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Activists urge action on climate change

Gary Powell holds a sign that will be a part of the collage that congress will be sent in hopes of making a change for the future. Front photo by Thom Larkin.

For more photos see the .

In eastern Maine they climbed a mountain, and in Key West, Fla. they held an underwater scuba protest. In Washington D.C. they organized on the Mall, and in Seattle they marched across the city. In New York City they marked the spot in Manhattan to which the ocean is expected to rise, and in the San Francisco Bay area they rallied outside a Hummer dealership.

Climate activists spent Saturday in more than 1,300 locations across the country, including here in Ashland, highlighting the dangers of climate change and what must be done to stave off its potentially catastrophic effects on the human race. The grassroots effort sought to send a clear message to Congress: "Policy change, not climate change," read a placard on the Plaza.

The event, called Step It Up 2007, attempted to draw attention to global warming while motivating people everywhere and governments at every level to take action.

Ironically enough, Ashland event organizers said the turnout on the Plaza was dampened by the inclement weather &

the same force of nature that activists believe could prove debilitating if people and governments don't act to stop climate change.

"What should we be doing" about climate change, Jefferson Public Radio talk show host Jeff Golden asked the 50 people who endured rain in Ashland to make a stand against global warming. "Should we be organizing on a national political level, on a state level or the local level? Should we be paying attention to our own personal habits. The answer is yes."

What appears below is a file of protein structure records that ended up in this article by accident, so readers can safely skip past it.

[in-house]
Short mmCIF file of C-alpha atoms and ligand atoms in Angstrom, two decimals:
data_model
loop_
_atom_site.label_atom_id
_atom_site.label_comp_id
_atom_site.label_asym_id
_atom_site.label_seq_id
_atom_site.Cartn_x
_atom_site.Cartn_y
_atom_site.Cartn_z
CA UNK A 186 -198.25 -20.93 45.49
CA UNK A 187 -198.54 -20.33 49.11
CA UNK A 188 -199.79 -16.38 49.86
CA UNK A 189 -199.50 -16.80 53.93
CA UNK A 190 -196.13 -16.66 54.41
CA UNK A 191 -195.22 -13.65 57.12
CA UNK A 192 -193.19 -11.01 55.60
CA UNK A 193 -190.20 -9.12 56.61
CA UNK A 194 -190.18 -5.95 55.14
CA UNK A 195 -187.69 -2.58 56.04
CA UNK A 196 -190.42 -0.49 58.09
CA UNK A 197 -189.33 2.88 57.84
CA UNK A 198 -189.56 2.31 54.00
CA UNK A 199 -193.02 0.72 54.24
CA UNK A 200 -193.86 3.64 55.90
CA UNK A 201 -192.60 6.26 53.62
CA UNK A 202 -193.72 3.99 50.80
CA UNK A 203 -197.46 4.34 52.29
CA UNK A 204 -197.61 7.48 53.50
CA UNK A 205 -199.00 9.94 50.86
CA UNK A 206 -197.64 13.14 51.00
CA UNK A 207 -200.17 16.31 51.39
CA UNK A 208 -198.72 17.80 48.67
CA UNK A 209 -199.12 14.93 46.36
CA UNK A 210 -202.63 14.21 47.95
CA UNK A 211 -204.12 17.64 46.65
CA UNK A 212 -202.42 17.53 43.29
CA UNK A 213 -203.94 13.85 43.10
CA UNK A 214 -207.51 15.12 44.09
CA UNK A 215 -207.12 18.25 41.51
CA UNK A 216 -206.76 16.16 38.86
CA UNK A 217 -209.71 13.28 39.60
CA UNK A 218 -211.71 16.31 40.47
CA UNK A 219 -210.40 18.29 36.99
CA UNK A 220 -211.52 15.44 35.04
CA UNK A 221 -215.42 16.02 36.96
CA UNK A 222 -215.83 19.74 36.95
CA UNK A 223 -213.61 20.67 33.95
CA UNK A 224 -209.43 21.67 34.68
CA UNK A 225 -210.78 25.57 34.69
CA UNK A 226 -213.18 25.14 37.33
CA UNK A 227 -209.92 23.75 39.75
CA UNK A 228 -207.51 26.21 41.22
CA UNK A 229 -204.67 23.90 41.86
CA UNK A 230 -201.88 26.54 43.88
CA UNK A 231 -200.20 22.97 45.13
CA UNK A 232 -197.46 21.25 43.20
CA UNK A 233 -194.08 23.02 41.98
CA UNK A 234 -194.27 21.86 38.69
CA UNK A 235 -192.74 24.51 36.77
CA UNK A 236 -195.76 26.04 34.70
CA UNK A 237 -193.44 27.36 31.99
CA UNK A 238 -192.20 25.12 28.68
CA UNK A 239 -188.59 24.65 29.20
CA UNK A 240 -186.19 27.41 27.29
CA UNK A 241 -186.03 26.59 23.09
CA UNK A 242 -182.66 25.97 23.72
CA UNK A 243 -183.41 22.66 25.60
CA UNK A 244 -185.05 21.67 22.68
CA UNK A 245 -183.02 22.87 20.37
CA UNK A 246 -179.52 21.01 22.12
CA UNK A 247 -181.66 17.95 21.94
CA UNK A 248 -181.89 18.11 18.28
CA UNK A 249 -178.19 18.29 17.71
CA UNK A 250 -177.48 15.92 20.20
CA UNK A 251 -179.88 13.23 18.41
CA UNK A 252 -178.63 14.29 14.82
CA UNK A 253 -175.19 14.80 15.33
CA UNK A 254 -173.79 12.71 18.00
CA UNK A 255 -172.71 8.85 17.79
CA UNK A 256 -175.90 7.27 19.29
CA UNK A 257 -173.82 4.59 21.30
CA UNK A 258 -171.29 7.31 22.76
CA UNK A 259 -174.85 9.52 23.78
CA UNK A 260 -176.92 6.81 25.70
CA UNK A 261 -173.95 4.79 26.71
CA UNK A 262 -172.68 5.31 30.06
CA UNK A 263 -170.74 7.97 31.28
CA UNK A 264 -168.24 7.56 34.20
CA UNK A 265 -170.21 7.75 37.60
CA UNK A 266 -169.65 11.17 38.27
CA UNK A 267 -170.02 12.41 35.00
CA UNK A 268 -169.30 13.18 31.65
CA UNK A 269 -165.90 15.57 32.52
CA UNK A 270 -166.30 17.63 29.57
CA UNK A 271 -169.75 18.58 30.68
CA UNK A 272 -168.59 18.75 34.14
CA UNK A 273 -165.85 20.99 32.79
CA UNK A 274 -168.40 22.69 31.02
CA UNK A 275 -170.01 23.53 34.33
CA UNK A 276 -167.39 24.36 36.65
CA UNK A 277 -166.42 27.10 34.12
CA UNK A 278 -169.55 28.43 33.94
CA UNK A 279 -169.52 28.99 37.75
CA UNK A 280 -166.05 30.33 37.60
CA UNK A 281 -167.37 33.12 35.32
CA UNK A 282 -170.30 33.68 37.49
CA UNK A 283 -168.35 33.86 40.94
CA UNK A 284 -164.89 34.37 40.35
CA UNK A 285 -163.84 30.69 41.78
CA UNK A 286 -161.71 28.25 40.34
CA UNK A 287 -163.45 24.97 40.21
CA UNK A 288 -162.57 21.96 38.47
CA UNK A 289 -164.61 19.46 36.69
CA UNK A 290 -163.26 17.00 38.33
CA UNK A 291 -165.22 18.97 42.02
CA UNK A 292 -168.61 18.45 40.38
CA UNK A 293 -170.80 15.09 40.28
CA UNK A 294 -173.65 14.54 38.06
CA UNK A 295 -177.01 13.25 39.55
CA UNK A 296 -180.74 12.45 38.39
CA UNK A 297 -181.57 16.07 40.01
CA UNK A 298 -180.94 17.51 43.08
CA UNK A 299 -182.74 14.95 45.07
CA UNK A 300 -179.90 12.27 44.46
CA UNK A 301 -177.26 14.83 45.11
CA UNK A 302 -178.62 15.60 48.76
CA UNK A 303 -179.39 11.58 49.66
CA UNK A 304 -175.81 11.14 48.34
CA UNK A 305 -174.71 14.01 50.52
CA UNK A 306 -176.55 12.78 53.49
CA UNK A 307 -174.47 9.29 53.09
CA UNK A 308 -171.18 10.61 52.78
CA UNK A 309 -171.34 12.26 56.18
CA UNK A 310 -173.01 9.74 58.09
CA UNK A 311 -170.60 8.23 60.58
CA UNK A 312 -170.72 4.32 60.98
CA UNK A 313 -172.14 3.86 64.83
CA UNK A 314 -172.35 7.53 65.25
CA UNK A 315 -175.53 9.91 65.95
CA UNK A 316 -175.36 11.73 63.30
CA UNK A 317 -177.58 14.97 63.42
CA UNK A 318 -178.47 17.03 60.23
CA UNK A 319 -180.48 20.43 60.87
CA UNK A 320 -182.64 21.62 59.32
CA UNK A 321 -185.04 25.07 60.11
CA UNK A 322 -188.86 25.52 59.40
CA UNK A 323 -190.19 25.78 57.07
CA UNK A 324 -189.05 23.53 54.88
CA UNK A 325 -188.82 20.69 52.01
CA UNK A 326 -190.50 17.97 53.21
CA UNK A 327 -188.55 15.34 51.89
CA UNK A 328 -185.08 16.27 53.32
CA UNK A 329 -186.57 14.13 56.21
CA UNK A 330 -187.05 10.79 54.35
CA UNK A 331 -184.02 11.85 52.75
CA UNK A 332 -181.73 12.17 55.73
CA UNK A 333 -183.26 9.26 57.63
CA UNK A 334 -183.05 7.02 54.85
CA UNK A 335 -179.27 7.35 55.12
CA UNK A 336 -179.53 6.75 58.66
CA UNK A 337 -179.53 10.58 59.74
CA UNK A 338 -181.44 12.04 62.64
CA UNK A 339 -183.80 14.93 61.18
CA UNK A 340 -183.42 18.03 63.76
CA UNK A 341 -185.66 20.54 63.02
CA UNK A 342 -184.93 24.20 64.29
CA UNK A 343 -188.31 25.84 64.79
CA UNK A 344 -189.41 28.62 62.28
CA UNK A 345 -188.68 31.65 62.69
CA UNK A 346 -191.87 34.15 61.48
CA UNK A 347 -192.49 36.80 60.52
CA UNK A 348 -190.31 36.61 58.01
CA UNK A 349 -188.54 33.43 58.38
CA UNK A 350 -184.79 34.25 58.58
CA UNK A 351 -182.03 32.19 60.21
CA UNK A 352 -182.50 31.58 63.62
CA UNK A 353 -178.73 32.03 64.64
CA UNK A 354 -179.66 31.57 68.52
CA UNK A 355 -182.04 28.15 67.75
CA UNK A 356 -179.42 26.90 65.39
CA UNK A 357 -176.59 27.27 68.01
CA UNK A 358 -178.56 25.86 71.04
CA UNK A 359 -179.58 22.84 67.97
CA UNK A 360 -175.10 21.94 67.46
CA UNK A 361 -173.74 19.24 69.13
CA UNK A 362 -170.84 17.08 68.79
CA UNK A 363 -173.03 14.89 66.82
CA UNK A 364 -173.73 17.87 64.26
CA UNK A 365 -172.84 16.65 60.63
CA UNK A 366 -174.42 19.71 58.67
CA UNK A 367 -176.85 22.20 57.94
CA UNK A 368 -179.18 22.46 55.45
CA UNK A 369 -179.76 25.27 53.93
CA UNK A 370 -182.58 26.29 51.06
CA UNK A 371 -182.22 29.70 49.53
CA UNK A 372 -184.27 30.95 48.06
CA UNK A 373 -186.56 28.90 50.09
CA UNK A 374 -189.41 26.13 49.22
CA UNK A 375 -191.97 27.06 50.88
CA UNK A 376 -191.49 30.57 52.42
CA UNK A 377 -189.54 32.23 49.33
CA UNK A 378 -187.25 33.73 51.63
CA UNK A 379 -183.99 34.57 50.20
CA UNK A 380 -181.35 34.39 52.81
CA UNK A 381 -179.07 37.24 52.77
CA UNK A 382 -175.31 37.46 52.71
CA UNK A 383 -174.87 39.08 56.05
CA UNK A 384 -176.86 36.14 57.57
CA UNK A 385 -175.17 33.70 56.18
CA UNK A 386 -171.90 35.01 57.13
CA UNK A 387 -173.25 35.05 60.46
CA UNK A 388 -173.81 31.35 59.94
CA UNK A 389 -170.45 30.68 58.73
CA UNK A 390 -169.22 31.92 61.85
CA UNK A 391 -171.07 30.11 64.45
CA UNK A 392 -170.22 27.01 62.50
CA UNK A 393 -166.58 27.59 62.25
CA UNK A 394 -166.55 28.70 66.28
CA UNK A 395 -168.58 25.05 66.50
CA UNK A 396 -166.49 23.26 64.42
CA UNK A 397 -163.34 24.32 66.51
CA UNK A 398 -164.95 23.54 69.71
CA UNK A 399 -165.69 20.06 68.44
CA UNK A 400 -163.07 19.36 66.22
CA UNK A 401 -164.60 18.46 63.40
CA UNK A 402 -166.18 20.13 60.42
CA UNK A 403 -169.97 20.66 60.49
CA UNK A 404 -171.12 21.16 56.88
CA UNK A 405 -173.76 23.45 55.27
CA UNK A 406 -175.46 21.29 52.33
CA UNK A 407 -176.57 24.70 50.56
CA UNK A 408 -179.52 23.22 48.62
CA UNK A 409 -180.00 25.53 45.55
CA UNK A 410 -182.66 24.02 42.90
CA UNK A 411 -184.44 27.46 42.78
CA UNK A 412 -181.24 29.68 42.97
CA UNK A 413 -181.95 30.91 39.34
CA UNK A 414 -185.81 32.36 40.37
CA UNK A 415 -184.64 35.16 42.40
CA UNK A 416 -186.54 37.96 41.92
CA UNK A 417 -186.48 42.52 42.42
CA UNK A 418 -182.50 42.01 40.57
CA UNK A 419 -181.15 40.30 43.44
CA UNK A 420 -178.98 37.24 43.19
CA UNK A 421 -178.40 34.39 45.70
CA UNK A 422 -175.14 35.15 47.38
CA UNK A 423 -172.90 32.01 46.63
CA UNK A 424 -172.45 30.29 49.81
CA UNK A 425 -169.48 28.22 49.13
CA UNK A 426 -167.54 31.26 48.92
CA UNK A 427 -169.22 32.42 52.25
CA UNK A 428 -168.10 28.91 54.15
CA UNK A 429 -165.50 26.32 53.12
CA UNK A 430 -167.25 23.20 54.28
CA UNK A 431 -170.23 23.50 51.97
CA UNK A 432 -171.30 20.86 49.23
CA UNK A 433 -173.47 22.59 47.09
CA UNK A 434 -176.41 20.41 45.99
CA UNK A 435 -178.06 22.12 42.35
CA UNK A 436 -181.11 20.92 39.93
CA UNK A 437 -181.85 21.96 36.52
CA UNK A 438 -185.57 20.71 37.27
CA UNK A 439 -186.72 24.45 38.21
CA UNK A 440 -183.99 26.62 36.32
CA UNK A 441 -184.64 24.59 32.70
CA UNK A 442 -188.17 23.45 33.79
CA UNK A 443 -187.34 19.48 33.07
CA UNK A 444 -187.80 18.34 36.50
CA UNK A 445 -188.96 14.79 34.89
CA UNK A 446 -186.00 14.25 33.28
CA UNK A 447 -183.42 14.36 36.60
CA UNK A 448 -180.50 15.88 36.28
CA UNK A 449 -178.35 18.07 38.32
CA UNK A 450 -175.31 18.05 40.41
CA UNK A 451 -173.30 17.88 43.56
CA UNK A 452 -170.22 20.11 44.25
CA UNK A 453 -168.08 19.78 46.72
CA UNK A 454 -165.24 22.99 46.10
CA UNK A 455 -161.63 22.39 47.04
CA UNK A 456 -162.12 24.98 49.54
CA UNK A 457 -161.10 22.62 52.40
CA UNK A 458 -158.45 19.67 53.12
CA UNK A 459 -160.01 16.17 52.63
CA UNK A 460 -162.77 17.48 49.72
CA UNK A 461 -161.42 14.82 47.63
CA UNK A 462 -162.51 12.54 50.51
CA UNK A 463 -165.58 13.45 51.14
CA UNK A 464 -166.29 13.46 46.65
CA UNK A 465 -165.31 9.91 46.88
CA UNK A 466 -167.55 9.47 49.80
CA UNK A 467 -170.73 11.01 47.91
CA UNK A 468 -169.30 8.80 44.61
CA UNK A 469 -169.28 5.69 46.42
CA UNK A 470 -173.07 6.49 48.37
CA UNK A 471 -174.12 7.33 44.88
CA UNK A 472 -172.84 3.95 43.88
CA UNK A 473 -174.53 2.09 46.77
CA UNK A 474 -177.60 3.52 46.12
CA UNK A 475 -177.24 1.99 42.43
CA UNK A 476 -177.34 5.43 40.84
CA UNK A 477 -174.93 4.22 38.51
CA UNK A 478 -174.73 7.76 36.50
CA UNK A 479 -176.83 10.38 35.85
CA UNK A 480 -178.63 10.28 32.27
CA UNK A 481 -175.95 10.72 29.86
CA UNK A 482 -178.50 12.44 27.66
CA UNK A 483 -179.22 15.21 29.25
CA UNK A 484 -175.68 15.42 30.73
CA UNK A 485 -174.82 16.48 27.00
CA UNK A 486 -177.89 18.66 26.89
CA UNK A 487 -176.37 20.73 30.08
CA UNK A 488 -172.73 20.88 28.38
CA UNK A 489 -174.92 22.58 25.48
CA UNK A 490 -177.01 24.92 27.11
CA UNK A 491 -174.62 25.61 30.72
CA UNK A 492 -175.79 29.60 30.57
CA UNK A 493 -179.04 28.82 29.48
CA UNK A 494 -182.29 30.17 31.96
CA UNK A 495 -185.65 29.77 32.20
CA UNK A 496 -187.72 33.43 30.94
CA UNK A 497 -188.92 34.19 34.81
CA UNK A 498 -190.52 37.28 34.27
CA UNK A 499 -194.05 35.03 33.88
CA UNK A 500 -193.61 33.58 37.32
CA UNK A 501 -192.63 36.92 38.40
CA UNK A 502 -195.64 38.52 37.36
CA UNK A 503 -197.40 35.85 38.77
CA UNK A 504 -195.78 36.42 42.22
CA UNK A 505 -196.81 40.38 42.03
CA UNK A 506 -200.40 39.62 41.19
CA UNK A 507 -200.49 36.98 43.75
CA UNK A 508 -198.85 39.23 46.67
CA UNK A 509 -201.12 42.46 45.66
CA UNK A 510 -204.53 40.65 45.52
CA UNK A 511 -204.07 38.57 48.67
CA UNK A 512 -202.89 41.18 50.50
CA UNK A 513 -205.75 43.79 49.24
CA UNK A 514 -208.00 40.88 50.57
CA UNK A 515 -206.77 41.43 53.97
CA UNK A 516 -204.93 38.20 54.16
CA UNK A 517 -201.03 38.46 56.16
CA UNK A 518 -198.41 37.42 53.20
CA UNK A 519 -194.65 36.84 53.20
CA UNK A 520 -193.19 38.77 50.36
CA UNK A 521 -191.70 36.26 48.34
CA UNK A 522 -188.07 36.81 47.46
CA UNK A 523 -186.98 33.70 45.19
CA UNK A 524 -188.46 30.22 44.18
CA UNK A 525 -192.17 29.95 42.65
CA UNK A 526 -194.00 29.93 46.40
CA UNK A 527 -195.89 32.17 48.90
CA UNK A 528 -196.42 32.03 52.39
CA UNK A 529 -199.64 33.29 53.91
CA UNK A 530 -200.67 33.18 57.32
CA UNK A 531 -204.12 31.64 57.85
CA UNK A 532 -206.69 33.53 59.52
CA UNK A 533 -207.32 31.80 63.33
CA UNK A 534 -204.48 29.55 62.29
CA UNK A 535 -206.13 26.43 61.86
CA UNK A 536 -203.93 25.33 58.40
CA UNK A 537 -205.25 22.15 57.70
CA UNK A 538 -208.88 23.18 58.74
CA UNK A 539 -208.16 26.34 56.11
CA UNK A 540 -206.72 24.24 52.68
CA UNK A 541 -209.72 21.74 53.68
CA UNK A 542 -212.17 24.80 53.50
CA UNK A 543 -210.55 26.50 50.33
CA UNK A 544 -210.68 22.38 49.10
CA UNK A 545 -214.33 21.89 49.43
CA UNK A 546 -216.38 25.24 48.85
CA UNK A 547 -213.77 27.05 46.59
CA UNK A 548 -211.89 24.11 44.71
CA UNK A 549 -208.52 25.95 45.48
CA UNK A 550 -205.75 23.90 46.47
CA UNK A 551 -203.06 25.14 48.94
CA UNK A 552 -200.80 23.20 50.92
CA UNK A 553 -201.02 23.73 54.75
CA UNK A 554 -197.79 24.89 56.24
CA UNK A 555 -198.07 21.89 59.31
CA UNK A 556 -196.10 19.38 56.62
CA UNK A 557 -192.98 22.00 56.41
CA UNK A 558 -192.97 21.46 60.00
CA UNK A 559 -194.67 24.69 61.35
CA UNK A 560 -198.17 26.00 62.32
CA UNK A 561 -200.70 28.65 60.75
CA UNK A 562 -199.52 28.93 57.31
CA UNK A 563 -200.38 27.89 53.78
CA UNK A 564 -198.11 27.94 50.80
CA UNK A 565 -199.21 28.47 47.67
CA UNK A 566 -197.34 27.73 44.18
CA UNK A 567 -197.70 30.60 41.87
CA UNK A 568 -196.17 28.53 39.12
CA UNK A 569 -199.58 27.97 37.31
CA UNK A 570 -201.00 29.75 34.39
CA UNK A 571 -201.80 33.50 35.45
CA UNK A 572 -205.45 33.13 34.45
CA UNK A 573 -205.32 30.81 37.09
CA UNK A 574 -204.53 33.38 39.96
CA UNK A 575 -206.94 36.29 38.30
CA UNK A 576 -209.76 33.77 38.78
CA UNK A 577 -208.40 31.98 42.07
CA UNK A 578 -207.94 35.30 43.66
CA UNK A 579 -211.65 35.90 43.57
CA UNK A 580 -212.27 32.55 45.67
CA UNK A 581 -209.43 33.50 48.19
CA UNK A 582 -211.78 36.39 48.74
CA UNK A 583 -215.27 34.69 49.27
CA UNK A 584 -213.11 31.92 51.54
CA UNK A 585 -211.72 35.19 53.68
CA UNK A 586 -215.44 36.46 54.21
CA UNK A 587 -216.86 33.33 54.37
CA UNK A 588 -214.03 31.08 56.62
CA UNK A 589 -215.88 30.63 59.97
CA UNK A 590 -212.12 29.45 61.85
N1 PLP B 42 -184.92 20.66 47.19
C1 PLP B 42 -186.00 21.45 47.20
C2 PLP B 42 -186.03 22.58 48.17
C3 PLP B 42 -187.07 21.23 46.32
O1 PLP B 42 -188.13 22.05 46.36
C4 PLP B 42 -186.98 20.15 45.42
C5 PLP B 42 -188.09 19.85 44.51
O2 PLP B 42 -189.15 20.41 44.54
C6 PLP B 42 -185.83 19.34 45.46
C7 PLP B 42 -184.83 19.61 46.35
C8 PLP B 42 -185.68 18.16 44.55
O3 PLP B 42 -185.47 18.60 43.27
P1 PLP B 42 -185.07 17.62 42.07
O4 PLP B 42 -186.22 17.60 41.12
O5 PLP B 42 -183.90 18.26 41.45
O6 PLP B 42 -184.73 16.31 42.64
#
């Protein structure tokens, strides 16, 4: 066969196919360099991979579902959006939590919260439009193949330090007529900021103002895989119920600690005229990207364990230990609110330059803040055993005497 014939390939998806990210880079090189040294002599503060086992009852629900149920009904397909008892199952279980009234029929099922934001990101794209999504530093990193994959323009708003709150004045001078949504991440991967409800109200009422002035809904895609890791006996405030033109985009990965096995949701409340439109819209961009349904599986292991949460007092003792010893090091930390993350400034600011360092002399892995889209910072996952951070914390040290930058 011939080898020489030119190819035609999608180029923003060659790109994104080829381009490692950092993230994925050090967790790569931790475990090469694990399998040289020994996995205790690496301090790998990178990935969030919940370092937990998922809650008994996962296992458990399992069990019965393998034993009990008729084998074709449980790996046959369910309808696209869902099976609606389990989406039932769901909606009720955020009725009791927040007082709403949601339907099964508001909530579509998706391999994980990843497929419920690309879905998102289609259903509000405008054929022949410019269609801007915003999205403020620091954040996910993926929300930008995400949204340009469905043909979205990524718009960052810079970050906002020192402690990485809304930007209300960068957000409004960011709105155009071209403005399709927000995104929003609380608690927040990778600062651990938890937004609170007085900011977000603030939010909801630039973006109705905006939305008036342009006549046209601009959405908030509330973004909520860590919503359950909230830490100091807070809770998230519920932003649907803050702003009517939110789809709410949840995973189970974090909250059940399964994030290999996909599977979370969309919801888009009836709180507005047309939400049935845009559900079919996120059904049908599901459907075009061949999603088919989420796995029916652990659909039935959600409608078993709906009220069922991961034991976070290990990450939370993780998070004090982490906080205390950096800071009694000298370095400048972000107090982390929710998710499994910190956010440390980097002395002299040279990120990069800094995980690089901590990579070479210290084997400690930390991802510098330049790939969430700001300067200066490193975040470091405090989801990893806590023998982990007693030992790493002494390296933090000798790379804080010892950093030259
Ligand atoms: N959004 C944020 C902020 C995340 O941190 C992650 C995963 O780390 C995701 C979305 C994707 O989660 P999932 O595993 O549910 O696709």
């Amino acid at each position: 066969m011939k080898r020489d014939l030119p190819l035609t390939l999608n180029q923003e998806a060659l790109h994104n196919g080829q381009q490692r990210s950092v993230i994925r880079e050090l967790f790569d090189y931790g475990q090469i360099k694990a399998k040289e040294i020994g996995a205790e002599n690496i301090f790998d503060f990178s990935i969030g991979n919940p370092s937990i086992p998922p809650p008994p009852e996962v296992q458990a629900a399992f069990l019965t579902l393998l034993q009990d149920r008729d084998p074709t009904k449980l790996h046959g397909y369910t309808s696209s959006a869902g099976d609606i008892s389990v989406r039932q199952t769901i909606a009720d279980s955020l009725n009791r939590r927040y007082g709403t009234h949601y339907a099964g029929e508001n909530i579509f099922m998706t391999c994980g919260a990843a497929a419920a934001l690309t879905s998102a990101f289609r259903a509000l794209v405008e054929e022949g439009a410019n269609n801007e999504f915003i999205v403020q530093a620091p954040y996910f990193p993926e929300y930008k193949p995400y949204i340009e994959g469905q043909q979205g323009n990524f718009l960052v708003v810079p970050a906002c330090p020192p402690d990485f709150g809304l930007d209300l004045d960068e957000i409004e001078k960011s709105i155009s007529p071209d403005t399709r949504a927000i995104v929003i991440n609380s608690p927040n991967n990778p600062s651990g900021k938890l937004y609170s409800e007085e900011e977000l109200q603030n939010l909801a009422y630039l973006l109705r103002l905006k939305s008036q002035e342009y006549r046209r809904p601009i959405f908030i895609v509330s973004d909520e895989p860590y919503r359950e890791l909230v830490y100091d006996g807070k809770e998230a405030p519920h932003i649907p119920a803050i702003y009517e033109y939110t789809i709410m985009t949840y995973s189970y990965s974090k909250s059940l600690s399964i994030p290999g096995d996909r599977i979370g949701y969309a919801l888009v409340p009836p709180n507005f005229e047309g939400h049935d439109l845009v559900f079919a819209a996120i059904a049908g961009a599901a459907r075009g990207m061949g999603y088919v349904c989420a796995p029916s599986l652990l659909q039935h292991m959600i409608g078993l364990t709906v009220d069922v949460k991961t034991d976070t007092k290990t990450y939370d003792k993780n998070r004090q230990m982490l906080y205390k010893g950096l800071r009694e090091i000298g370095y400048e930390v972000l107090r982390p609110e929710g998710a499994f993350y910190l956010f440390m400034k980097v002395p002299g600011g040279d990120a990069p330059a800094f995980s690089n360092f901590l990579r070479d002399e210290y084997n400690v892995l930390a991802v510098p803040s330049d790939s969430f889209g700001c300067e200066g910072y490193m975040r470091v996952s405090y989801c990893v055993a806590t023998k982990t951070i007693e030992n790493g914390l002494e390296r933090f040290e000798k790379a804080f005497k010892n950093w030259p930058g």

The people committed enough to protest in the rain, Golden said, were likely already committed enough to make change in their personal lives. What Step It Up was all about, he said, was getting the rest of America on board.

"If you talk to national politicians they'll tell you they know the score," Golden said. "But people aren't willing to sacrifice."

To get the average American to take climate change seriously, Golden said the issue should be "re-framed" from a sacrifice into "a great upside in the way we relate to one another.

"Our so-called privilege has distanced us from each other. Have a neighborhood pot-luck and have the discussion be about what are the personal changes we can be implementing," Golden urged.

Lesley Adams, of the Klamath-Siskiyou Wildlands Center who helped to organize the Ashland event, said climate change should be the top priority of politicians at every level.

"There has been a failure of leadership," she said. "That's what Step It Up is all about. We need to put pressure on our public officials."

Ashland City Councilor Kate Jackson agreed. She said Ashland may be on the cutting edge of proactive action on global warming, there is more that can &

and should &

be done.

"It's really important to work with elected officials on avoiding climate change," she said. "Our city has several conservation programs and we should be expanding them."

Dan Wahpepah, one of the founders of Red Earth Descendants, a local group of Native Americans, said it would take three planets to sustain all of the Earth's inhabitants if everyone lived like Americans.

"The glaciers are melting," he said. "There is no going back, we're past that point. We have to deal with whatever consequences we have created."

Staff writer can be reached at 482-3456 x. 226 or .